Good practice habits means you will go deeper into the juggling, you will progress more and your brain will continually be working mentally. Here are a few quick ideas that make practice more of a habit than a chore.

7 tips for good practice habits:

  1. Keep a ball in sight so it reminds you to pick it up.
  2. Build a space where it’s ok to practice. A 6′ x 6′ space in your house is good. It should be easy to jump into, so you don’t need to take too many steps to get into it. Small ornaments that can break or furniture that you have to move are practice obstacles, the fewer obstacles you have in your way, the more likely you will play!
  3. Build a reward system. Sometimes practice is slow and what you want to do isn’t achievable at this moment. Reward yourself for doing the work rather than getting the trick.
  4. Consider doing a 30 day challenge for yourself : for 30 days, for 30 minutes a day, commit to practicing every day. This helps you make time in your schedule, shows you when your best practice times are, and forces you to put the time in ! It’s great for habit building, and at the end you’ll want to continue!
  5. Allow for a lapse day – forgiveness is a huge part of the practice, we can’t always be the best, and that’s normal. Make sure you forgive yourself because beating yourself up can become another obstacle to practicing! Tell yourself it’s ok as long as you get up and try again the next day !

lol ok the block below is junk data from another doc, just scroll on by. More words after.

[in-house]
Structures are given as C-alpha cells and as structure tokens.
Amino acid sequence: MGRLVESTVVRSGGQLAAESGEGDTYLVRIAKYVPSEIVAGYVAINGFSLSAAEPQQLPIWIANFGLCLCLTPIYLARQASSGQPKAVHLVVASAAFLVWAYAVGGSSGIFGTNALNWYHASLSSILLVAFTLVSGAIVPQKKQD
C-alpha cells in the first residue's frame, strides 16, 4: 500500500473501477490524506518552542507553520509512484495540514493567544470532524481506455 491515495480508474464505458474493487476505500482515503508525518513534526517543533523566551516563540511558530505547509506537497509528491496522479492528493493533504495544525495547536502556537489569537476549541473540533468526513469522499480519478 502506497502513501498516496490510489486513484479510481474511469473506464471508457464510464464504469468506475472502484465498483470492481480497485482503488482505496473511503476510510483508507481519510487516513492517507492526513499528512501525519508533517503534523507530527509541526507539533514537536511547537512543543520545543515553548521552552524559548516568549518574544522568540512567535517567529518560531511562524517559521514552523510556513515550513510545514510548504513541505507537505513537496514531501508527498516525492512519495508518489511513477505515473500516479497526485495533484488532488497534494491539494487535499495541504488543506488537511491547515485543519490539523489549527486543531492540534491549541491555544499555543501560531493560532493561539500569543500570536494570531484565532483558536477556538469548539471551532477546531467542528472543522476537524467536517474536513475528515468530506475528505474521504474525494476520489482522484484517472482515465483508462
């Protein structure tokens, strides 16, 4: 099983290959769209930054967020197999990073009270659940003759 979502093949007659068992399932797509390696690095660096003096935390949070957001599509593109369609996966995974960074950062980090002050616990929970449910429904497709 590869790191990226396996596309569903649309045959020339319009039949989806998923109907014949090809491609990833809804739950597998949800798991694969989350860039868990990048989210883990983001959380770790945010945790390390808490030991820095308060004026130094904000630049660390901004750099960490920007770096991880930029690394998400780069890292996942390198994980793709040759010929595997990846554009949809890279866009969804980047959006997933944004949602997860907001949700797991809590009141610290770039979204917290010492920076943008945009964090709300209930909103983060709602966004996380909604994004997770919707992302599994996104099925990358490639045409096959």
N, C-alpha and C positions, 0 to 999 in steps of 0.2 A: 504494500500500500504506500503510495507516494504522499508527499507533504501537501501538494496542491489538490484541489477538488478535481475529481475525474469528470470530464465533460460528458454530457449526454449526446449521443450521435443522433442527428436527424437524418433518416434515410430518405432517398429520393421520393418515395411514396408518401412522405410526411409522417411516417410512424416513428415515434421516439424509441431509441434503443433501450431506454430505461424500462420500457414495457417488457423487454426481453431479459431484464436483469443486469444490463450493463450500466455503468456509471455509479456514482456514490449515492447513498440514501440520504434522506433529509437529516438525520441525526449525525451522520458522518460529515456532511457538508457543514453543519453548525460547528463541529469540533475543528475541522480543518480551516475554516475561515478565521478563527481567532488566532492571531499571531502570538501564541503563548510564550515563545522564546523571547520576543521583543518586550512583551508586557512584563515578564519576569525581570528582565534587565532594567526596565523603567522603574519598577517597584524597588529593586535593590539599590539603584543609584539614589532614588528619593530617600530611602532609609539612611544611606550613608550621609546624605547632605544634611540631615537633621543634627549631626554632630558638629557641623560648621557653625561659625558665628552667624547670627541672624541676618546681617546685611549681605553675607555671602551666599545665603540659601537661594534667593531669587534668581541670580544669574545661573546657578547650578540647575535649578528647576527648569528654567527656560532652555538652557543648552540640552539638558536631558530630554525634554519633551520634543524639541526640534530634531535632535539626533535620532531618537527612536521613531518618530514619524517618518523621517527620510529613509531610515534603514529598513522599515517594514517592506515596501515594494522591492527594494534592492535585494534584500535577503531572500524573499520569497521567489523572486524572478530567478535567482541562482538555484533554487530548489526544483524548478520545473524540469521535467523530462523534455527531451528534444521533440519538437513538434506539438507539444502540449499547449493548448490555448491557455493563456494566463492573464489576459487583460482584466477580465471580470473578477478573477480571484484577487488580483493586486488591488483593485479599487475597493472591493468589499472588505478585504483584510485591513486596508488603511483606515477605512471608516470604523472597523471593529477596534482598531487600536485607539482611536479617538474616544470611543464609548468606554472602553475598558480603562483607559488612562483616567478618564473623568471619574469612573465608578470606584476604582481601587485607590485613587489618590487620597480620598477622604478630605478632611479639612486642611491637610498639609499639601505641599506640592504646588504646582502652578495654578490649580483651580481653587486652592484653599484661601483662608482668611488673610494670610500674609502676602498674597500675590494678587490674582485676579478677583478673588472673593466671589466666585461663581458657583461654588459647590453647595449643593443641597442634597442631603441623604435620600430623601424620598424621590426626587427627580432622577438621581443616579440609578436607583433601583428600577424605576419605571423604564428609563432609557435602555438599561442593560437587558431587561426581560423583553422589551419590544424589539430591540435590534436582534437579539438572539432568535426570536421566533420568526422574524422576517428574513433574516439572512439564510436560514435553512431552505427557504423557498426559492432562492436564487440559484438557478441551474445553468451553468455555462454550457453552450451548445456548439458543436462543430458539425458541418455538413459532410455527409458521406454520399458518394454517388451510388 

6. Connect with others – Make a juggle club that you go to every week, join people online, make videos and post them to Instagram for conversations. Don’t just show off, show your practice and tell people what it means to you. Ask others questions about their practices and how they got to where they are now. Go to juggling festivals, meet people in real life as much as possible!
  7. Keep it playful, light and fun! Don’t put too much pressure on yourself, and make fun of yourself wherever possible. If you are grumpy, say it out loud and play with the grumps. There is nothing funnier than finally allowing yourself to stomp around the room and say “I DON’T WANT TO PRACTICE!” like you are a small child. Why not? Not wanting to practice is in fact part of the practice! Allowing yourself space to feel it opens up the space for more possibilities!

This time is for you and you only, and you can be yourself, your real self, without holding back. So allow it to come out and see what happens!

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